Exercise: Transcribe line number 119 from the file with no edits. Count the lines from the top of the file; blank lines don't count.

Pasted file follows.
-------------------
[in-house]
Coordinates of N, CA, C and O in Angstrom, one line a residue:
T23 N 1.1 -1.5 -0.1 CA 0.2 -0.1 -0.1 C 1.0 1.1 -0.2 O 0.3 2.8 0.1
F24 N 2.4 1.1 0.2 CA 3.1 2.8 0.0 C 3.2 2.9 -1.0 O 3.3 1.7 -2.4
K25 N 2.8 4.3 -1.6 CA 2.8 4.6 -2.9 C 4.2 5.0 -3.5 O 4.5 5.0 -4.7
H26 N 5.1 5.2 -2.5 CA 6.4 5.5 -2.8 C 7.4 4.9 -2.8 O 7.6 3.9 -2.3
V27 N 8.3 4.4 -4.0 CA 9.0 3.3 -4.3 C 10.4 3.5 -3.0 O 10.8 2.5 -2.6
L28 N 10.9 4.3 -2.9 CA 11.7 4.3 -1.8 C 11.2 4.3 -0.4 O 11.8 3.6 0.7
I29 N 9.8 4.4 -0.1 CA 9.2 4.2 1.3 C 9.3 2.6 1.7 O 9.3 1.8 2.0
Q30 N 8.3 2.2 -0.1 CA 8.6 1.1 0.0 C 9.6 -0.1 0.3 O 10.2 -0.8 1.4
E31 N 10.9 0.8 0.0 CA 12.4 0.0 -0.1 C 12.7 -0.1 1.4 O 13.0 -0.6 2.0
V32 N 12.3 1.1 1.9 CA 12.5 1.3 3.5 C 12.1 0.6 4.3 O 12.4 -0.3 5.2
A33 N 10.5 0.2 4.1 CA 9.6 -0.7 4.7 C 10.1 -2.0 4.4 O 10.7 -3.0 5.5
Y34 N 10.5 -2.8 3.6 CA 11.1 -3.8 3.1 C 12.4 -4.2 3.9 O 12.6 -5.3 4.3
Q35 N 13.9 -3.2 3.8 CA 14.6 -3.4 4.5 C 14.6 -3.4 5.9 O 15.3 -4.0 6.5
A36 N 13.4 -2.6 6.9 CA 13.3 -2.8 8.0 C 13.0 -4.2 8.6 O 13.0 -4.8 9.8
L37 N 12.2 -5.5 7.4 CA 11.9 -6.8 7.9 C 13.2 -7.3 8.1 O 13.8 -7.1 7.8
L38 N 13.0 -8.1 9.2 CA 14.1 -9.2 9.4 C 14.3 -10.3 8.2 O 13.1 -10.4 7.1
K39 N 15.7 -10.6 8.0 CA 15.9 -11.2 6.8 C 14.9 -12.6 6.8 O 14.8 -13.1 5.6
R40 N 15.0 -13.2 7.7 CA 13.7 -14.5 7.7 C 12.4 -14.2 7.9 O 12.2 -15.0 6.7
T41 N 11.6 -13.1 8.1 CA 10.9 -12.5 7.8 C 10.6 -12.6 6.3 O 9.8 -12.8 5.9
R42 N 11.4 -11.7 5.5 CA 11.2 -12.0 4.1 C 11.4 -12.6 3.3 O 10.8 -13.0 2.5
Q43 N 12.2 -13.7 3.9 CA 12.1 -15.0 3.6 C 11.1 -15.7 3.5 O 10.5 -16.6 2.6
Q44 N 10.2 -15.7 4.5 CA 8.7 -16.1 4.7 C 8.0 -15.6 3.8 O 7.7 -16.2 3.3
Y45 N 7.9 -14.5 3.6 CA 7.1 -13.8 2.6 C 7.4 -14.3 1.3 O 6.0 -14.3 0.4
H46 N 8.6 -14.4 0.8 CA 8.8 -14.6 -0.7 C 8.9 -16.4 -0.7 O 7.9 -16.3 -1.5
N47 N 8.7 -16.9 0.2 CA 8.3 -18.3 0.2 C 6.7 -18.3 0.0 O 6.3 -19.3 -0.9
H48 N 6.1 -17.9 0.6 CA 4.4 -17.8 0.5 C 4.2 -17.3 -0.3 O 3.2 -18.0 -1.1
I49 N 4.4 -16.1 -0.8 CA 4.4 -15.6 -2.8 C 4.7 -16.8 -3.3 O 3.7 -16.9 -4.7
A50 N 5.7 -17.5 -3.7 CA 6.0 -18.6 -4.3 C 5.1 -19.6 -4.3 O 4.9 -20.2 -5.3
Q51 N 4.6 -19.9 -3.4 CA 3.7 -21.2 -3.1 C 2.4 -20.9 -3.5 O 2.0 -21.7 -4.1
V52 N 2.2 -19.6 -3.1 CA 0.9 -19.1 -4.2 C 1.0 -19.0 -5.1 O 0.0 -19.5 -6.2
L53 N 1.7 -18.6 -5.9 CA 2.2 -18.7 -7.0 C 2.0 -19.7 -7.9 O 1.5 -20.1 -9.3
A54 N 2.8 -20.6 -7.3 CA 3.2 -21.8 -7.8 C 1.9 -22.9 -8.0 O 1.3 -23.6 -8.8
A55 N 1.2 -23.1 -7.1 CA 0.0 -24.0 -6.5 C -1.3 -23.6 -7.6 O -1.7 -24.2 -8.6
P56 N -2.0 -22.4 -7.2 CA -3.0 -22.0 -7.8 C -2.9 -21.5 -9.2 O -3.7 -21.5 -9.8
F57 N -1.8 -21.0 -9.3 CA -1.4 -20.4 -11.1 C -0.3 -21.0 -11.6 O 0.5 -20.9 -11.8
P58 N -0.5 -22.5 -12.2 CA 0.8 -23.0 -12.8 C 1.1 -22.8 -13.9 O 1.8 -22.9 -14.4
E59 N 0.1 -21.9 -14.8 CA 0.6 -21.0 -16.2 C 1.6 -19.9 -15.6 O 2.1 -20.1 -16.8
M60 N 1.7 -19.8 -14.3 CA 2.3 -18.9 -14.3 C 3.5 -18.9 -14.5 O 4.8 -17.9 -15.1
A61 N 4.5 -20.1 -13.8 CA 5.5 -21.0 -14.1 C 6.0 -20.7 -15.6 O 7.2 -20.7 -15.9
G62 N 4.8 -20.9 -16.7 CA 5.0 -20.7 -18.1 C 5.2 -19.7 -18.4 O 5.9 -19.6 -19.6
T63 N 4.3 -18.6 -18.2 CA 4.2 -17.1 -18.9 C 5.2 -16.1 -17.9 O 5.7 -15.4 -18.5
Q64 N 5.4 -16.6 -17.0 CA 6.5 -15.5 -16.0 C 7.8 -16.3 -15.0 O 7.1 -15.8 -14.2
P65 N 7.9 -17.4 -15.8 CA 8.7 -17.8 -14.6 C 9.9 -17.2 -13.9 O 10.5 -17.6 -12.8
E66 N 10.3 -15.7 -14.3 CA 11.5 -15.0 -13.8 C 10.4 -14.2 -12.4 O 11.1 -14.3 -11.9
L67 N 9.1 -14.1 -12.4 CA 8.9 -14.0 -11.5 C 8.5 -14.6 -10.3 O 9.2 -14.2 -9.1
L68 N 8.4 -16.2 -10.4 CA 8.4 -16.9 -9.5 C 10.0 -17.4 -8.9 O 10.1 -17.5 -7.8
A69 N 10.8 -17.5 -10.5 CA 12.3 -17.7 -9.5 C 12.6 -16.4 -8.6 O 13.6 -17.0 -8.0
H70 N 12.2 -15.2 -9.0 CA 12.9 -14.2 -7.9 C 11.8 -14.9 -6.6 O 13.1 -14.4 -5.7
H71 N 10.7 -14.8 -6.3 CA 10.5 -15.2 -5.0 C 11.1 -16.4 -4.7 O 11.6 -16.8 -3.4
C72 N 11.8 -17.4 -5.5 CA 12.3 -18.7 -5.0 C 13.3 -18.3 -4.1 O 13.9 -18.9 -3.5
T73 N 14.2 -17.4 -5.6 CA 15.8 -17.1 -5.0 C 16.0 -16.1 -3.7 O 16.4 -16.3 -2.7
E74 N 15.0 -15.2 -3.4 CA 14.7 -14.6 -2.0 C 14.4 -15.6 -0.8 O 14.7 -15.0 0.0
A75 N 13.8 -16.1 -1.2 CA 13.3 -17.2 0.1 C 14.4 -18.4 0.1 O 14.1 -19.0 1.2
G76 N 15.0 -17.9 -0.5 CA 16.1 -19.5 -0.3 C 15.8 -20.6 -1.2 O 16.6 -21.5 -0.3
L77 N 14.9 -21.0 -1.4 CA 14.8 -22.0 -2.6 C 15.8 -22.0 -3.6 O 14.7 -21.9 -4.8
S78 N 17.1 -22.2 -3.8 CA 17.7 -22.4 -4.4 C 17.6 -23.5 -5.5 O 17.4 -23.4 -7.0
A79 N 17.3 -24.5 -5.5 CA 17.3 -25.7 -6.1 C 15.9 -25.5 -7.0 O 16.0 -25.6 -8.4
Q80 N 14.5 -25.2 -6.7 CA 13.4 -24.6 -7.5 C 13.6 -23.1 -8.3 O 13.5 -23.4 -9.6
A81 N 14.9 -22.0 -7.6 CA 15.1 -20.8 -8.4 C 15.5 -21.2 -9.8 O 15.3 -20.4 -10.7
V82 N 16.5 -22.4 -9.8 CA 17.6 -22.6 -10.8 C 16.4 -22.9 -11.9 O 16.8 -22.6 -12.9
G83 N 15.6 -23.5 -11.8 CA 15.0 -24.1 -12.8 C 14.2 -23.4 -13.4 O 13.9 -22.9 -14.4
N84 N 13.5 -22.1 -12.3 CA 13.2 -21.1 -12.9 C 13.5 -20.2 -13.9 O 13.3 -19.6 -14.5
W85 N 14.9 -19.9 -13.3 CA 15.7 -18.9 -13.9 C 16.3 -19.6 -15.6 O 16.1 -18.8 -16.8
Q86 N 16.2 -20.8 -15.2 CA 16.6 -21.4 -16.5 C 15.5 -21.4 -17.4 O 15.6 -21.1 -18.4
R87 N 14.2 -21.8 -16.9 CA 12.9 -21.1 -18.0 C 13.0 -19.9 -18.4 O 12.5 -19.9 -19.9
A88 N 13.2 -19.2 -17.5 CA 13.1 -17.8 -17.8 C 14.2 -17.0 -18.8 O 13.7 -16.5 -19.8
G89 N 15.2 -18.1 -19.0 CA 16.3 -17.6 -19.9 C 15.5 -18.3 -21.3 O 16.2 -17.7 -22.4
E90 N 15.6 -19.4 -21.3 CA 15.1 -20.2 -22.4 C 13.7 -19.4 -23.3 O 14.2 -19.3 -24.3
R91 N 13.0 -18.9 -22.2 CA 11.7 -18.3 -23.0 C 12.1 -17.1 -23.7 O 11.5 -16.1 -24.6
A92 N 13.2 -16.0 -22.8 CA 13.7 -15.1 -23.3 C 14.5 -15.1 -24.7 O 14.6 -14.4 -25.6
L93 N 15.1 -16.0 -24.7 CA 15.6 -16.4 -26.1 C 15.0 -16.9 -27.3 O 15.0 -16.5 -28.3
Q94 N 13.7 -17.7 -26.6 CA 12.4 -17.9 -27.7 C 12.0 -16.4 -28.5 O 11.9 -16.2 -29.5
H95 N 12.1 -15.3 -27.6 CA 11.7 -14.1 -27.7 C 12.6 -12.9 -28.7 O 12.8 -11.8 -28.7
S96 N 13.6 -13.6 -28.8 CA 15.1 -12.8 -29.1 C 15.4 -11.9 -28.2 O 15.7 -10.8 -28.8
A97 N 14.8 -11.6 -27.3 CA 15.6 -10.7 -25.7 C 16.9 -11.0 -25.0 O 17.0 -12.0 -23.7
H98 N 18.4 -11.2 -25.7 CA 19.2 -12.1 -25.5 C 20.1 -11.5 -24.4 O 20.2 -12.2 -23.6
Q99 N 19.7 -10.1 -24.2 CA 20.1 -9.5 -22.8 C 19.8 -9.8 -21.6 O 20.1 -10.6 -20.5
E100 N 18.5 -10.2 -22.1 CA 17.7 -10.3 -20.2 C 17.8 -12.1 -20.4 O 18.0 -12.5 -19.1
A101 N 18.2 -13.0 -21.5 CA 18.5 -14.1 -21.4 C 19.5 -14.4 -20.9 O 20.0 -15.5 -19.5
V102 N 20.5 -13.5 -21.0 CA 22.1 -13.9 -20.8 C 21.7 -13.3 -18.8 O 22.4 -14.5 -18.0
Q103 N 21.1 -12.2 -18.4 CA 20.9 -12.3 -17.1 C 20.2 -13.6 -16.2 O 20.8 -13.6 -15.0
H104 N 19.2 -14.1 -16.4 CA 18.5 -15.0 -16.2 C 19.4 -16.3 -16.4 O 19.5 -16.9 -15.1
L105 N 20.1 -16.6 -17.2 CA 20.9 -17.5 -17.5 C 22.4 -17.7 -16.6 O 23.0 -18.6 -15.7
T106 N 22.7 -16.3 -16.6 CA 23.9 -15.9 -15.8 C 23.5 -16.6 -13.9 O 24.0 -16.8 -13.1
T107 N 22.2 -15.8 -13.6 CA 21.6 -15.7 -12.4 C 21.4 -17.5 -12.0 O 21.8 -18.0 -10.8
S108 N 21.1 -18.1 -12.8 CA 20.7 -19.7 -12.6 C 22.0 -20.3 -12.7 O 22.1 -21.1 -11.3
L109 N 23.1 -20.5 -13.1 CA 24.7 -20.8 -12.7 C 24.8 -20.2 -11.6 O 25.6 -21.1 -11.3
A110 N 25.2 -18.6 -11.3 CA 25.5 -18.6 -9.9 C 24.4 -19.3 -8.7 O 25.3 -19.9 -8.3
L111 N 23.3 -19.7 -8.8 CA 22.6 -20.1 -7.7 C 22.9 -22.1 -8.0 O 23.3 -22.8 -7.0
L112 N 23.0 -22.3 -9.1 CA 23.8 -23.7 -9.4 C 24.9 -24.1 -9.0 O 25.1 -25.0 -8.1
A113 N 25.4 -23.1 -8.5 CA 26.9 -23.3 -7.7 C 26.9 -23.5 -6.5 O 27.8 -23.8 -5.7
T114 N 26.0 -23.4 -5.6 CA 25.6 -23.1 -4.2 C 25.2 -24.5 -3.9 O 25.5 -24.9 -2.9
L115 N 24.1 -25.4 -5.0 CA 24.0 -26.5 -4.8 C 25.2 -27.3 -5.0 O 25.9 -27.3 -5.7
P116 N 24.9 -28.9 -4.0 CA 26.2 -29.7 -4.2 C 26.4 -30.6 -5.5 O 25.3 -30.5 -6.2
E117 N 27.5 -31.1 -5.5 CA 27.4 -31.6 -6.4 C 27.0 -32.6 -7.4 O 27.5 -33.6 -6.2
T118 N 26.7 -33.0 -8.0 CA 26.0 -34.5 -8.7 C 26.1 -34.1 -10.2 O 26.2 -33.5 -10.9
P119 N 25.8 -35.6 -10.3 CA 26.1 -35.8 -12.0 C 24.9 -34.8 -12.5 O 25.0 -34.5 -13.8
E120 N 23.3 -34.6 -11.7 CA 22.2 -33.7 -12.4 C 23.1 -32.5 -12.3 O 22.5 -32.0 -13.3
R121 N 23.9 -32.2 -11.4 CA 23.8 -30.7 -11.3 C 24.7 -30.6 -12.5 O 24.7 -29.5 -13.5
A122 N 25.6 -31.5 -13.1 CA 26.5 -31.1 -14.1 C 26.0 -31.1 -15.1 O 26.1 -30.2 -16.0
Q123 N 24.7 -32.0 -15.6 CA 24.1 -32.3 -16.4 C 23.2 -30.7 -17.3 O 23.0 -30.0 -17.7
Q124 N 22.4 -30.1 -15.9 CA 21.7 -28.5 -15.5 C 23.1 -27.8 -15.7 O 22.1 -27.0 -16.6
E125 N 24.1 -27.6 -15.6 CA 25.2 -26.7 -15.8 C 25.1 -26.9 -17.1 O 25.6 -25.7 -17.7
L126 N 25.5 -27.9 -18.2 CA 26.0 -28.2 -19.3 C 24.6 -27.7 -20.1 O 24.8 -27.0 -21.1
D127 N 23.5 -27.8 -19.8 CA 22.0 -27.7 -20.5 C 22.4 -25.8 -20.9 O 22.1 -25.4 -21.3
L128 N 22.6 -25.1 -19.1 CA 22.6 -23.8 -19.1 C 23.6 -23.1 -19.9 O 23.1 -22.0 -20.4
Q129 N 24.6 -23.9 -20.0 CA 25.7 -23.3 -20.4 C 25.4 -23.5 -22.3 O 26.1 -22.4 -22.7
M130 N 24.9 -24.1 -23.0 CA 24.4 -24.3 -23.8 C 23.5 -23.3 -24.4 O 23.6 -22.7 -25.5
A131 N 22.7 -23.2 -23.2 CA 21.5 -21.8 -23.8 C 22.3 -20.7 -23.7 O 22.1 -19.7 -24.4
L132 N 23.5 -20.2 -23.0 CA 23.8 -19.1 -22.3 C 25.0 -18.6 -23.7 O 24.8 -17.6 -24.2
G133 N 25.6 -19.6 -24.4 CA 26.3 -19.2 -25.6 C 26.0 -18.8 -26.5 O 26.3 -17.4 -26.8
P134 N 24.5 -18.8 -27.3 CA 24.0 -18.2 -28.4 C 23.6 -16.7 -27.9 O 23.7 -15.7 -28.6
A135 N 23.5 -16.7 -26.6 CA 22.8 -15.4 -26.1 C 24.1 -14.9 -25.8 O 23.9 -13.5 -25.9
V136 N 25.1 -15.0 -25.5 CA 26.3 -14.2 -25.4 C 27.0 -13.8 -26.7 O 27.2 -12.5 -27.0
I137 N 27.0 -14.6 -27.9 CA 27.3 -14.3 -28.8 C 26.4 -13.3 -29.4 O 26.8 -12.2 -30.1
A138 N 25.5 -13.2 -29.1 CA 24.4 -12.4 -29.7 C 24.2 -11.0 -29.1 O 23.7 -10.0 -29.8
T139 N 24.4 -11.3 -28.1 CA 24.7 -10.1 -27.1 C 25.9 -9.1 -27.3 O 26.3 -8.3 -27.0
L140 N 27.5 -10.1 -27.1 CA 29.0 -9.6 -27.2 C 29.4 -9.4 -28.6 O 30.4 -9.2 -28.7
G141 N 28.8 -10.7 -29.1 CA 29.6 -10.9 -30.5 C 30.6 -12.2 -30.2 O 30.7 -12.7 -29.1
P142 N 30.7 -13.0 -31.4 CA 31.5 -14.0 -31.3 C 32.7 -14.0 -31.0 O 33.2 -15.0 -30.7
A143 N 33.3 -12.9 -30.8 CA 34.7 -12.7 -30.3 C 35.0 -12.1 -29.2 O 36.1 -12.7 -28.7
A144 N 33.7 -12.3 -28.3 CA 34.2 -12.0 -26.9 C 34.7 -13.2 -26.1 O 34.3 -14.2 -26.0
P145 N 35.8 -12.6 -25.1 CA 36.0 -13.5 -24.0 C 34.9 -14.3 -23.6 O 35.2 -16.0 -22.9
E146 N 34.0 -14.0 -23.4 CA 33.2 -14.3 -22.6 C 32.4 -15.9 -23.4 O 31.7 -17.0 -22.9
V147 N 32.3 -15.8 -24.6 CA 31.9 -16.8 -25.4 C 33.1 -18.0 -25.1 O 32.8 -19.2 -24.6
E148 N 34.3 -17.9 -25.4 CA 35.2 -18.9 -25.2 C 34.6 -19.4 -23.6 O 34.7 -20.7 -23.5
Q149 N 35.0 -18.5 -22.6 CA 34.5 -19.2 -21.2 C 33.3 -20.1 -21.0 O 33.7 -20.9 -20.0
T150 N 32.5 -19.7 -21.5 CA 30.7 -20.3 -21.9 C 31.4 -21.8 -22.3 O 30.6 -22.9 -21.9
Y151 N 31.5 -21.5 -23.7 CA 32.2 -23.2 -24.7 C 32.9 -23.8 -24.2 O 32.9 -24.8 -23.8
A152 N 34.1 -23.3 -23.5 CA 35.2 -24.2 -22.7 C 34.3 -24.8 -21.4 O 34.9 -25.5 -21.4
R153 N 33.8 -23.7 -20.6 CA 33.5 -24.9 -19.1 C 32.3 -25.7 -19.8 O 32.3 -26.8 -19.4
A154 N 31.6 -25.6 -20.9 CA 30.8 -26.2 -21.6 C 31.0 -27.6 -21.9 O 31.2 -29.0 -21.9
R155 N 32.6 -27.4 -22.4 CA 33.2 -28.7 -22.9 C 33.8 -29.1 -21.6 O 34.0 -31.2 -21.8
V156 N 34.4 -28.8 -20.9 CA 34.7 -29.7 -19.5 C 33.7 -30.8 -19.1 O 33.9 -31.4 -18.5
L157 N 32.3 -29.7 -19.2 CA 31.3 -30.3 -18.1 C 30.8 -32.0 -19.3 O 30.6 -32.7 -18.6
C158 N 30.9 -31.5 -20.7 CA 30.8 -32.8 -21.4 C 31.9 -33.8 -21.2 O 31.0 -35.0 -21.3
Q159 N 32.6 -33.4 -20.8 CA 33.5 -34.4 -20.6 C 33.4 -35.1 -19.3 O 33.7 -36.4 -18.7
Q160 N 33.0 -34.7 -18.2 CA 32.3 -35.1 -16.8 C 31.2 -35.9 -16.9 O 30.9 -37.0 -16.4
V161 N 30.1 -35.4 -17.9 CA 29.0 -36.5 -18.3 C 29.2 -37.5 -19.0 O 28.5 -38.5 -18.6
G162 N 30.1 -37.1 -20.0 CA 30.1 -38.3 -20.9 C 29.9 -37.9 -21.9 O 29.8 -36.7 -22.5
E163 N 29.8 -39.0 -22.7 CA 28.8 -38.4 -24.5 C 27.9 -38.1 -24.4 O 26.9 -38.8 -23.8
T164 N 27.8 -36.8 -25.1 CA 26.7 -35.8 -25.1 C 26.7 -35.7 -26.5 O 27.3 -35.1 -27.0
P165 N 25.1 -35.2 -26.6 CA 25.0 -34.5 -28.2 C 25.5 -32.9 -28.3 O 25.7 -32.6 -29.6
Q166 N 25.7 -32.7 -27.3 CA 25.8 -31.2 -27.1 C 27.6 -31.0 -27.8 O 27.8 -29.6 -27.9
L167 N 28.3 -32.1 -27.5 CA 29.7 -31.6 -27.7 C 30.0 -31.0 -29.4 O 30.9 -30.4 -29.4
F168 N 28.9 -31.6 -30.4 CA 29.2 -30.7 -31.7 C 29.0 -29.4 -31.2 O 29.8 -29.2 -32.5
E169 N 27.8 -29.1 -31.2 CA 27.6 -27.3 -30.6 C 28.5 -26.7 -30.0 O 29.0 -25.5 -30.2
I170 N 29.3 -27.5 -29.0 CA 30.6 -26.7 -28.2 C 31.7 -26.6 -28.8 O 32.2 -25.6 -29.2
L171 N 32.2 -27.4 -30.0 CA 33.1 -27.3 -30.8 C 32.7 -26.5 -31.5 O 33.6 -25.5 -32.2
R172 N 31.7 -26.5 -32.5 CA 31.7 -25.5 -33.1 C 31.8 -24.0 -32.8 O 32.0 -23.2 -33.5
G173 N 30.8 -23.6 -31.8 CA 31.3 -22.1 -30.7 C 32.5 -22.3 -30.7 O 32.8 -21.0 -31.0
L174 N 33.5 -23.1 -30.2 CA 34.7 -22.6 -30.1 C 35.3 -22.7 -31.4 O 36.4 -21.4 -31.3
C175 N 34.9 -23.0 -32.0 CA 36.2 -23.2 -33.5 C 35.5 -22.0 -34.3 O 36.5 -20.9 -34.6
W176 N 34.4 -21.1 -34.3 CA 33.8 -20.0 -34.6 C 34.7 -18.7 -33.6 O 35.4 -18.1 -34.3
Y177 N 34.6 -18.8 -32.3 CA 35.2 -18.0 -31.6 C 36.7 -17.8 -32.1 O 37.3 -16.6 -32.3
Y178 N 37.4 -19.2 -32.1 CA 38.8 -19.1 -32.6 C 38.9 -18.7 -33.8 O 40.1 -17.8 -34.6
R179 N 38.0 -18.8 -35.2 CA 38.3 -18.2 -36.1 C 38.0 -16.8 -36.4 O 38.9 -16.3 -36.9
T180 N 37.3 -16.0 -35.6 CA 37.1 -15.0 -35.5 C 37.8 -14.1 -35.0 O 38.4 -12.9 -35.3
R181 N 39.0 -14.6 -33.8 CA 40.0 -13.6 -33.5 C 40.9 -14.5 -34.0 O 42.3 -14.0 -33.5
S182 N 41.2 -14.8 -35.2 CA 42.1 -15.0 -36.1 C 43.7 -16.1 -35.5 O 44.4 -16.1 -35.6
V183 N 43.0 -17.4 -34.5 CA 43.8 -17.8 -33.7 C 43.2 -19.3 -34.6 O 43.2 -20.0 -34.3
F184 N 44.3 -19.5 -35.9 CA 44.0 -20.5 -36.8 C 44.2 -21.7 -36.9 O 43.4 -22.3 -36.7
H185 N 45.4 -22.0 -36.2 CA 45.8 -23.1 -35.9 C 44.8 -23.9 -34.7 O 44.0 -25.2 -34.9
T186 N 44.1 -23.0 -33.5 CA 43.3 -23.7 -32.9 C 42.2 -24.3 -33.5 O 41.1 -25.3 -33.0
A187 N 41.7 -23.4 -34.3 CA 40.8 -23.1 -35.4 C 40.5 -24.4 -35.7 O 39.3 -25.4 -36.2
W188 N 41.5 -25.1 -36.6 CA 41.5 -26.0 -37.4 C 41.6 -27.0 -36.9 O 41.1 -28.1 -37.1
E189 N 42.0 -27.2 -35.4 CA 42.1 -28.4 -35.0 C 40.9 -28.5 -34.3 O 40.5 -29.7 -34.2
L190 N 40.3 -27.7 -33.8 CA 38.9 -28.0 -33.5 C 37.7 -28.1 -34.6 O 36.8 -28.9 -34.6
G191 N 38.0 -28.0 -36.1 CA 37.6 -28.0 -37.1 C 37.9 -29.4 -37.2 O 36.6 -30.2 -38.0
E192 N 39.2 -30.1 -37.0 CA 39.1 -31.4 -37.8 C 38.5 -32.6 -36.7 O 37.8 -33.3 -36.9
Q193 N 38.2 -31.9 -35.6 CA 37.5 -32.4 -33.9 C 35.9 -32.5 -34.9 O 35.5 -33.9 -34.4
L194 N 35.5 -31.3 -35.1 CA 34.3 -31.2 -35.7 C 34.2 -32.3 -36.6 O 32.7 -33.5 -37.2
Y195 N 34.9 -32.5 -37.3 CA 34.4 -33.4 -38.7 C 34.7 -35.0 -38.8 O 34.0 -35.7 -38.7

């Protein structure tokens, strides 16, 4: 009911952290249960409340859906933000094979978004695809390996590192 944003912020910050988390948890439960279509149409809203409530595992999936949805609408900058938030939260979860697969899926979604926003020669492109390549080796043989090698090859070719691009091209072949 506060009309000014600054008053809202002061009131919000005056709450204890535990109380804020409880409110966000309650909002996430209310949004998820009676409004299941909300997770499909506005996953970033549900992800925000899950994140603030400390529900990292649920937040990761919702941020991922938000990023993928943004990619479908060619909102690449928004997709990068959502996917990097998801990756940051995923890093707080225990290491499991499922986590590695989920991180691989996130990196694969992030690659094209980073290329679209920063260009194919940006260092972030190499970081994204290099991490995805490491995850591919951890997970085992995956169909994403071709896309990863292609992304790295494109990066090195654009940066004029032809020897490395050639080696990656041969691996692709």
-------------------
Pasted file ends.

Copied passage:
T139 N 24.4 -11.3 -28.1 CA 24.7 -10.1 -27.1 C 25.9 -9.1 -27.3 O 26.3 -8.3 -27.0